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NEW YORK (GenomeWeb) – A new, integrated omics study has uncovered an unexpectedly diverse set of molecular processes that can go awry in a rare and aggressive form of gynecological cancer called uterine carcinosarcoma.

"The biggest surprise was the genetic variety within tumors of this type," co-corresponding author Douglas Levine, gynecologic oncology director at the New York University Langone Medical Center's Laura and Isaac Perlmutter Cancer Center, said in a statement, noting that "we can [now] apply what we've learned to creating more specific clinical trials."

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Mainichi reports that 43 percent of Japanese individuals said they did not want to eat agricultural products that had been modified using gene-editing tools.

Two US Department of Agriculture research departments are moving to the Kansas City area, according to the Washington Post.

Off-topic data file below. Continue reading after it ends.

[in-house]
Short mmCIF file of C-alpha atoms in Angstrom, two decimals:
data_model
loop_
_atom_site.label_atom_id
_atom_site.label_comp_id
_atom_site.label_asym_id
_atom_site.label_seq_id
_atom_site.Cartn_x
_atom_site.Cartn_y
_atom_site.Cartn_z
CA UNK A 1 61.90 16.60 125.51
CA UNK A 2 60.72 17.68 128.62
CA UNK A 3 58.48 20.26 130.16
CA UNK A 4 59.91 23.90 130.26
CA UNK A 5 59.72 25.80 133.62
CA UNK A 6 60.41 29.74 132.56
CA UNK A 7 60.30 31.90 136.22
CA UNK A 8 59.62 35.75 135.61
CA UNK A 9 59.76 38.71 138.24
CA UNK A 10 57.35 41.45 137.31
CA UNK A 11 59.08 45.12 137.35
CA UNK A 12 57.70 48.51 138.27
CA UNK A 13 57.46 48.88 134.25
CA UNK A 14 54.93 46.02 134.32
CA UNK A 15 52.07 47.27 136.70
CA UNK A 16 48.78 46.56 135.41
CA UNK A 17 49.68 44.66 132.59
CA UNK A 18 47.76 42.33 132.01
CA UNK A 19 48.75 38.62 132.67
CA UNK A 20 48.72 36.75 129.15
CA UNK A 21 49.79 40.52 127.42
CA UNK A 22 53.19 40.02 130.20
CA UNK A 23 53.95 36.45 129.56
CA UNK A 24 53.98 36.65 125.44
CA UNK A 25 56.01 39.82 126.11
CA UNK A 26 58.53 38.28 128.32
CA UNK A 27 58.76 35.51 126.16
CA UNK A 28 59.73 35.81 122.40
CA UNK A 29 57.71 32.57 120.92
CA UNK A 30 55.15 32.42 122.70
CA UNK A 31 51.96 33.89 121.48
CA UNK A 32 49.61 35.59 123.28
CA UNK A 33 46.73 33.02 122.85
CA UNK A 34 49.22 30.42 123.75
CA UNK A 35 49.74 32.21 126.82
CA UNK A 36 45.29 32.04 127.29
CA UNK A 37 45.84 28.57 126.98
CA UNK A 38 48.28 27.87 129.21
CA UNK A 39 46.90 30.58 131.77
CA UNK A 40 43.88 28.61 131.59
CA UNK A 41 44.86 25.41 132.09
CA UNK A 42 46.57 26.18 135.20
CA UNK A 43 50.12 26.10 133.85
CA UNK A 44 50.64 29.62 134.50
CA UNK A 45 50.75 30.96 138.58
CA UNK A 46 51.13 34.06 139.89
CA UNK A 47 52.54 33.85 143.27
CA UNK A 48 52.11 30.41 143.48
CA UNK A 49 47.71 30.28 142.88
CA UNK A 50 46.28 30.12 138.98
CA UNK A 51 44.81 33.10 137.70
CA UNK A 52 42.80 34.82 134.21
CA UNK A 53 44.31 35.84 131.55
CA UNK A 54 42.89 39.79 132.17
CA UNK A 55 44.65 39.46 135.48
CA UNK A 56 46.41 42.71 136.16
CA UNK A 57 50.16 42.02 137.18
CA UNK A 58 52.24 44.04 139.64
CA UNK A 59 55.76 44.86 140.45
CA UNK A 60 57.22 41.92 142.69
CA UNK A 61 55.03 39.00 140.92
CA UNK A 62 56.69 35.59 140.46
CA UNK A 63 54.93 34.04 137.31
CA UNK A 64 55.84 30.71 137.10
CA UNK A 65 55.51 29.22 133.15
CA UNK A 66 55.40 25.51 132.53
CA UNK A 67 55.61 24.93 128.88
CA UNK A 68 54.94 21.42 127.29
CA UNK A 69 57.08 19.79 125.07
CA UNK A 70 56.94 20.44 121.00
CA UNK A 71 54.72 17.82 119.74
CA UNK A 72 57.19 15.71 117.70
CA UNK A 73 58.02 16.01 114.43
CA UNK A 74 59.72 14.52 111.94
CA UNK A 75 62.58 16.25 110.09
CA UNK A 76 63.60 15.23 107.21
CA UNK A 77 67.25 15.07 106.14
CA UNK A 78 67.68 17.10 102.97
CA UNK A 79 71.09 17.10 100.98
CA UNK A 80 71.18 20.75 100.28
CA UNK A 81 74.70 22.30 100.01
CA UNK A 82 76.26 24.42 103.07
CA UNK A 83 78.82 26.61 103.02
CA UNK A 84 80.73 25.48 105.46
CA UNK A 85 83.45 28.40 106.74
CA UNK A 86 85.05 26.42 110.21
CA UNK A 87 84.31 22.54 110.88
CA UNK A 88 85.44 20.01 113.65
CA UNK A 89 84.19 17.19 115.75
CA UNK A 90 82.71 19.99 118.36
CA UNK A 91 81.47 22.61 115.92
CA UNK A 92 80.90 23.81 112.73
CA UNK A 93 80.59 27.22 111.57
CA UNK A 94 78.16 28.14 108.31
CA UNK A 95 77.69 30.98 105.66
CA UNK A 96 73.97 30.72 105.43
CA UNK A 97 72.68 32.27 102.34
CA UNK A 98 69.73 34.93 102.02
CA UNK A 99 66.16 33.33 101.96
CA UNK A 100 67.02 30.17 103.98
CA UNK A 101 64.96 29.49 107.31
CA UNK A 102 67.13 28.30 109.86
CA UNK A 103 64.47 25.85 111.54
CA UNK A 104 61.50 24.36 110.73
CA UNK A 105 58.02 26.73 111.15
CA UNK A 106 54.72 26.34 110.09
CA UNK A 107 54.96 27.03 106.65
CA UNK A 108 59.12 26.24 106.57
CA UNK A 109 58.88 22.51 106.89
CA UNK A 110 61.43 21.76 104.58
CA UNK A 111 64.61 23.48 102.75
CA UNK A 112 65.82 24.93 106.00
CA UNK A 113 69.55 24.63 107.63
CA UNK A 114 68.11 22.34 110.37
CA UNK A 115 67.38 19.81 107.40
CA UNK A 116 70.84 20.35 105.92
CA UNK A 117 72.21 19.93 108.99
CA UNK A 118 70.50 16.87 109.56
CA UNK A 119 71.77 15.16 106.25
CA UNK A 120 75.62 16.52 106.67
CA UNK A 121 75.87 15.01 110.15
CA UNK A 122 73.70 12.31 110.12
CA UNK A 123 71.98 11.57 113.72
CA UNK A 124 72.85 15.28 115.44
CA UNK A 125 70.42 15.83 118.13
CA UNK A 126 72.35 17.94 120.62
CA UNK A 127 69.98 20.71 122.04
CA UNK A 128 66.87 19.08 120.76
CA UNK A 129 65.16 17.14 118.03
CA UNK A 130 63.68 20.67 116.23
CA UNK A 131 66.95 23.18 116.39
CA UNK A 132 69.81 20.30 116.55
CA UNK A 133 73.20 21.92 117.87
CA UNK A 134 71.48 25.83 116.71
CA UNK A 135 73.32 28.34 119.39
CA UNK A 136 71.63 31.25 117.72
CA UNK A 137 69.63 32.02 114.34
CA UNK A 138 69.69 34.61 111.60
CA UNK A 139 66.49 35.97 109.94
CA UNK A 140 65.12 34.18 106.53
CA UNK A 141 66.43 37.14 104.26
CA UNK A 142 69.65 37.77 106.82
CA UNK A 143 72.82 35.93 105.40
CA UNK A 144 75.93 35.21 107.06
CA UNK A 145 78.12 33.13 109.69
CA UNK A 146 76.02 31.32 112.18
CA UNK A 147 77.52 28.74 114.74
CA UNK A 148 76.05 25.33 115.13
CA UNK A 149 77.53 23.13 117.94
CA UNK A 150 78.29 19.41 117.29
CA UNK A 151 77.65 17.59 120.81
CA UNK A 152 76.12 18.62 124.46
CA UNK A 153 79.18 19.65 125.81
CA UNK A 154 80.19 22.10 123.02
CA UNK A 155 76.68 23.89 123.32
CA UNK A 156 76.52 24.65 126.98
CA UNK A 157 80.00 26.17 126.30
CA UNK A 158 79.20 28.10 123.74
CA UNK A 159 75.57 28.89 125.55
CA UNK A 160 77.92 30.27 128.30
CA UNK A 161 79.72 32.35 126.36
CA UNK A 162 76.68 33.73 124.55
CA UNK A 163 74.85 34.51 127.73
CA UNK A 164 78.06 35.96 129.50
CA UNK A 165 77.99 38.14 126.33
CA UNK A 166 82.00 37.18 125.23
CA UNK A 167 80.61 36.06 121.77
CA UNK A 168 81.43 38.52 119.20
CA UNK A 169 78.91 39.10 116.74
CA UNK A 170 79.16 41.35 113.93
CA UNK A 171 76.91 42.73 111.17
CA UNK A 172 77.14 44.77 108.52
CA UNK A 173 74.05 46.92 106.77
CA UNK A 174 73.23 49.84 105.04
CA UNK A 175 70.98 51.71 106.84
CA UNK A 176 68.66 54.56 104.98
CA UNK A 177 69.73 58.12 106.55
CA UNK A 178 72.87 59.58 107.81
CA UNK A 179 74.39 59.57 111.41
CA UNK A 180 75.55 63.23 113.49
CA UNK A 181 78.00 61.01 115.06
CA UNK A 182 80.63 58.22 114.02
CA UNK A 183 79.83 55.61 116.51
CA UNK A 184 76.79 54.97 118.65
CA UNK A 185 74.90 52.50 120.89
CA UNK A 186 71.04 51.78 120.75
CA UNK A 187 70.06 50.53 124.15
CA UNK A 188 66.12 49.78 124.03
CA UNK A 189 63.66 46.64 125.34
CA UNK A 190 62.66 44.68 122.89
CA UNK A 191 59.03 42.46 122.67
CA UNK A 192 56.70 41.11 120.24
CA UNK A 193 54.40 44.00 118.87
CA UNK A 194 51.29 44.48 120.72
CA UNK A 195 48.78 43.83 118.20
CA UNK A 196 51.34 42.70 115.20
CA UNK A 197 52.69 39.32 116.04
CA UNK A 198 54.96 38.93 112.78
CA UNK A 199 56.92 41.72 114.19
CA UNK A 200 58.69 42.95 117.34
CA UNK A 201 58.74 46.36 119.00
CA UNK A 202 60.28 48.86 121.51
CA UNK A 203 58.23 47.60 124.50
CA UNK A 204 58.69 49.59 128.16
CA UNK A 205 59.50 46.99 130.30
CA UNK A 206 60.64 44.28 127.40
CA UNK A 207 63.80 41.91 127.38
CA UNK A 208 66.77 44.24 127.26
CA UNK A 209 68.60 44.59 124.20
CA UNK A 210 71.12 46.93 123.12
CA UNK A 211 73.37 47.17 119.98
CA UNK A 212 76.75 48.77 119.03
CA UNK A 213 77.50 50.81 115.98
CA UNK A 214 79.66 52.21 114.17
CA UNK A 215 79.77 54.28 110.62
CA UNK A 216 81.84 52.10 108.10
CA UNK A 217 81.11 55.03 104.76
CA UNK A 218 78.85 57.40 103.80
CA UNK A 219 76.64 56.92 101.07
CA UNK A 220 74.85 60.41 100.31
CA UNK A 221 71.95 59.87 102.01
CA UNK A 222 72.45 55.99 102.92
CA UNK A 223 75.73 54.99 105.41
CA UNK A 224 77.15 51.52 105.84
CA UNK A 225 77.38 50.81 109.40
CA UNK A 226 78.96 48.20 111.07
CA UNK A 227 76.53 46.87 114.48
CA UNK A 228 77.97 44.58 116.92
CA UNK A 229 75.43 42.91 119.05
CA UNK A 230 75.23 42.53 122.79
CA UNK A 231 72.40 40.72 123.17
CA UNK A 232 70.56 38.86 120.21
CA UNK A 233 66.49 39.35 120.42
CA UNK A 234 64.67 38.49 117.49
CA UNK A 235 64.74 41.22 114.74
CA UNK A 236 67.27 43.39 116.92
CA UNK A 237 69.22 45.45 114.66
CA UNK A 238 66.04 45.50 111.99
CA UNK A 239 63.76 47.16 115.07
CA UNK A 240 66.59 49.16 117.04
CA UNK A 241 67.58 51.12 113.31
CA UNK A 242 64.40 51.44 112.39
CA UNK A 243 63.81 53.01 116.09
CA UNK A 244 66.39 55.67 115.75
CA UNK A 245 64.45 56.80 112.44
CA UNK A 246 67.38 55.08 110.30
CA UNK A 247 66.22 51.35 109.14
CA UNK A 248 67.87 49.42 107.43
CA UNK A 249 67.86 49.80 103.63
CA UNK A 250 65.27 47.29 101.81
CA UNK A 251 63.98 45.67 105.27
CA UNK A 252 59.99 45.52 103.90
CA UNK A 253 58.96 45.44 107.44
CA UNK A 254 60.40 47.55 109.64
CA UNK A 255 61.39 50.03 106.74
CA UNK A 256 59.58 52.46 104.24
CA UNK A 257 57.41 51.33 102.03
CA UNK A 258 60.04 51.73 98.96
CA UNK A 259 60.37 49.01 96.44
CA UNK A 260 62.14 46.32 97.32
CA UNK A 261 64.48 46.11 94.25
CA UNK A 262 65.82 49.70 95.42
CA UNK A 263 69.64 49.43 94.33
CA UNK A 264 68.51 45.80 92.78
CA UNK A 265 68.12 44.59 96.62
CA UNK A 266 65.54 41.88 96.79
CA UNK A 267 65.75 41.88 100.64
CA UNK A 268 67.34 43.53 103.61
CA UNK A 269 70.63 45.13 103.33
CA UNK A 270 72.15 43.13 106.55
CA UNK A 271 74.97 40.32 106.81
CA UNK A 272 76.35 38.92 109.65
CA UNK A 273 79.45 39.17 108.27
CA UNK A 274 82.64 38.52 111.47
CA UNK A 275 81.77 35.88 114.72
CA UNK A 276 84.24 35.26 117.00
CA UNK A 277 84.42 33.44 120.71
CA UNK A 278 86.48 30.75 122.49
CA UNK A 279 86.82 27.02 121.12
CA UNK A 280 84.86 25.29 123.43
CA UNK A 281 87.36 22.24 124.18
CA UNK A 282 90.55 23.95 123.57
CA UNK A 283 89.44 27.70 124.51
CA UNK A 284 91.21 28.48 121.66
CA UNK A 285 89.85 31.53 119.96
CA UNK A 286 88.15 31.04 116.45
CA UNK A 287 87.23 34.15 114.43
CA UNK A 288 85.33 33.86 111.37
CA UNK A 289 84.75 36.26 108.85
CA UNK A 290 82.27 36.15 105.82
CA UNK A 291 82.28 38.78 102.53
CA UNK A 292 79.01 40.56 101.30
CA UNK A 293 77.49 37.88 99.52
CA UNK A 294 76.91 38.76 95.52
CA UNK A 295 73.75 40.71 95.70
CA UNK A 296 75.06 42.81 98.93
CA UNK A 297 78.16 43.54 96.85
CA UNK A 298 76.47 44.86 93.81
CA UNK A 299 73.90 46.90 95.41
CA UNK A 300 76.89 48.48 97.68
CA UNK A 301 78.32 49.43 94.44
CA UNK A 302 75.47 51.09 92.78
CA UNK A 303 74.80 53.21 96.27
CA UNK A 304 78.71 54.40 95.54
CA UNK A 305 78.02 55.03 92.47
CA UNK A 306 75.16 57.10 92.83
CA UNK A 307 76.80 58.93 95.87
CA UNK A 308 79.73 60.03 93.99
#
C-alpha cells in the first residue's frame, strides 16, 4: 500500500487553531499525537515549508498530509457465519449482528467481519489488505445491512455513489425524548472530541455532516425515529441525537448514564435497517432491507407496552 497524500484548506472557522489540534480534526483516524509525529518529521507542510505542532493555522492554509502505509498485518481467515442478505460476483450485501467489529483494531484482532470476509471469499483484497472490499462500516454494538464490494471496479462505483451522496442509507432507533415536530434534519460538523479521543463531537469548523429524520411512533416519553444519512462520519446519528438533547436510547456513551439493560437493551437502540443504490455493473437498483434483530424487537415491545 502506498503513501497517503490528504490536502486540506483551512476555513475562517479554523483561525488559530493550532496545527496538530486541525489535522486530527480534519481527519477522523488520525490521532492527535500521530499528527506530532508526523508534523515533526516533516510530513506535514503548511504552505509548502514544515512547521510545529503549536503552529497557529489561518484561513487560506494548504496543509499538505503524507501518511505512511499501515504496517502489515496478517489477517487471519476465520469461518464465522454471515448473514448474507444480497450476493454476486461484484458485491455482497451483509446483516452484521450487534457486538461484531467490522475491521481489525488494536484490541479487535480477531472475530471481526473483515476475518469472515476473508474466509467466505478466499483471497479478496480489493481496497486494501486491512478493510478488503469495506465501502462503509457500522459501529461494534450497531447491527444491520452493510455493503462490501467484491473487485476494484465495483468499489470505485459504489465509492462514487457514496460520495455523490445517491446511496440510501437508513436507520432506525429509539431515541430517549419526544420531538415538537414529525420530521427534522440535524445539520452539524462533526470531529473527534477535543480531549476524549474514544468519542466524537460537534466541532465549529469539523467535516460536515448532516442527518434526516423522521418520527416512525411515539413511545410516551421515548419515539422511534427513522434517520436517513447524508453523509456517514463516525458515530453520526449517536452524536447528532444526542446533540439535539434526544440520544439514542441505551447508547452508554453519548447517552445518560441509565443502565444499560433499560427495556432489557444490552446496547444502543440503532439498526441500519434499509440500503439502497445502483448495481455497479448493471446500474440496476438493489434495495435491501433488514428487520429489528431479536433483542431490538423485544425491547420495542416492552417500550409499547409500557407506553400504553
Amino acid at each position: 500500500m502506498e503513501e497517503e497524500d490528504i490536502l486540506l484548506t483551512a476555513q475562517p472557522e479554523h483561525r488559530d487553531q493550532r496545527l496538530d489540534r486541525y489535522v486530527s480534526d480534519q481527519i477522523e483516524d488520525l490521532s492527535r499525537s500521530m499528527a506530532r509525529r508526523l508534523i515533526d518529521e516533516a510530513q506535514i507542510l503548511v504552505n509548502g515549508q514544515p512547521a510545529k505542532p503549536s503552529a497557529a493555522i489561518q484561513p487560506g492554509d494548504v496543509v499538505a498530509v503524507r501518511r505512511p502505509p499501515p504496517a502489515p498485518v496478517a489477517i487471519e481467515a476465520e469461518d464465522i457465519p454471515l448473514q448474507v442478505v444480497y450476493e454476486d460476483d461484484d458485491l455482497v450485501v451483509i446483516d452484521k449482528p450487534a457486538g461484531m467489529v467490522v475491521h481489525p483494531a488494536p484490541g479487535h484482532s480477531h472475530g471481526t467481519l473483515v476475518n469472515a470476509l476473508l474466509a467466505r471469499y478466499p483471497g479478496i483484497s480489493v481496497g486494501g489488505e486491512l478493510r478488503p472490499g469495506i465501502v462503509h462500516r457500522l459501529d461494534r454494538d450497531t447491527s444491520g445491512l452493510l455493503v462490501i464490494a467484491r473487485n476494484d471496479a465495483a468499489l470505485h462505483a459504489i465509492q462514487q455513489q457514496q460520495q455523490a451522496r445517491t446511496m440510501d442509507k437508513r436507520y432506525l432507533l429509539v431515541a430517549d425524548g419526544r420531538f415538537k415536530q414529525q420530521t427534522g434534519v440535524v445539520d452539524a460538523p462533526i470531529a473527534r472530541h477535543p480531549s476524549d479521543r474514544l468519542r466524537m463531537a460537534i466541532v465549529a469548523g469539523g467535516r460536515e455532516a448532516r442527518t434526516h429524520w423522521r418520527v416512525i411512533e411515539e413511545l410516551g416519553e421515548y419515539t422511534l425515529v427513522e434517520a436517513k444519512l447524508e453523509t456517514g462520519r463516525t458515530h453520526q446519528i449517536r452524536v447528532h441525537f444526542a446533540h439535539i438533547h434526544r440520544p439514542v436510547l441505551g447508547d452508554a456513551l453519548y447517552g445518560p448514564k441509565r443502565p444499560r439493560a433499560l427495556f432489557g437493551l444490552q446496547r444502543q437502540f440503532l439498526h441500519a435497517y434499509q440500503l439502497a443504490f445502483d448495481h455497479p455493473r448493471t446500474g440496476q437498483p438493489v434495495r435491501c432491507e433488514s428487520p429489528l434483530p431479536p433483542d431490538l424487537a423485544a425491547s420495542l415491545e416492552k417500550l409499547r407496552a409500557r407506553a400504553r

Slate's Jane Hu compares some at-home genetic tests to astrology.

In PLOS this week: analysis of polygenic risk scores for skin cancer, chronic pain GWAS, and more.

Jun
26
Sponsored by
Lexogen

This webinar will outline a study that combined genome-wide and classical molecular approaches to demonstrate that translation strongly affects mRNA stability in a codon-dependent manner, ultimately influencing mRNA and protein levels in higher organisms.

Jul
23
Sponsored by
Qiagen

This webinar will discuss how the Molecular Pathology Laboratory at the University of Oklahoma (OUMP) is using a new quality improvement model to support molecular testing of oncology patients. 

Jul
30
Sponsored by
Mission Bio

This webinar will outline a project that performs large-scale and integrative single-cell genome and transcriptome profiling of pediatric acute lymphoblastic leukemia (ALL) cases at diagnosis, during drug treatment, and in case of relapse.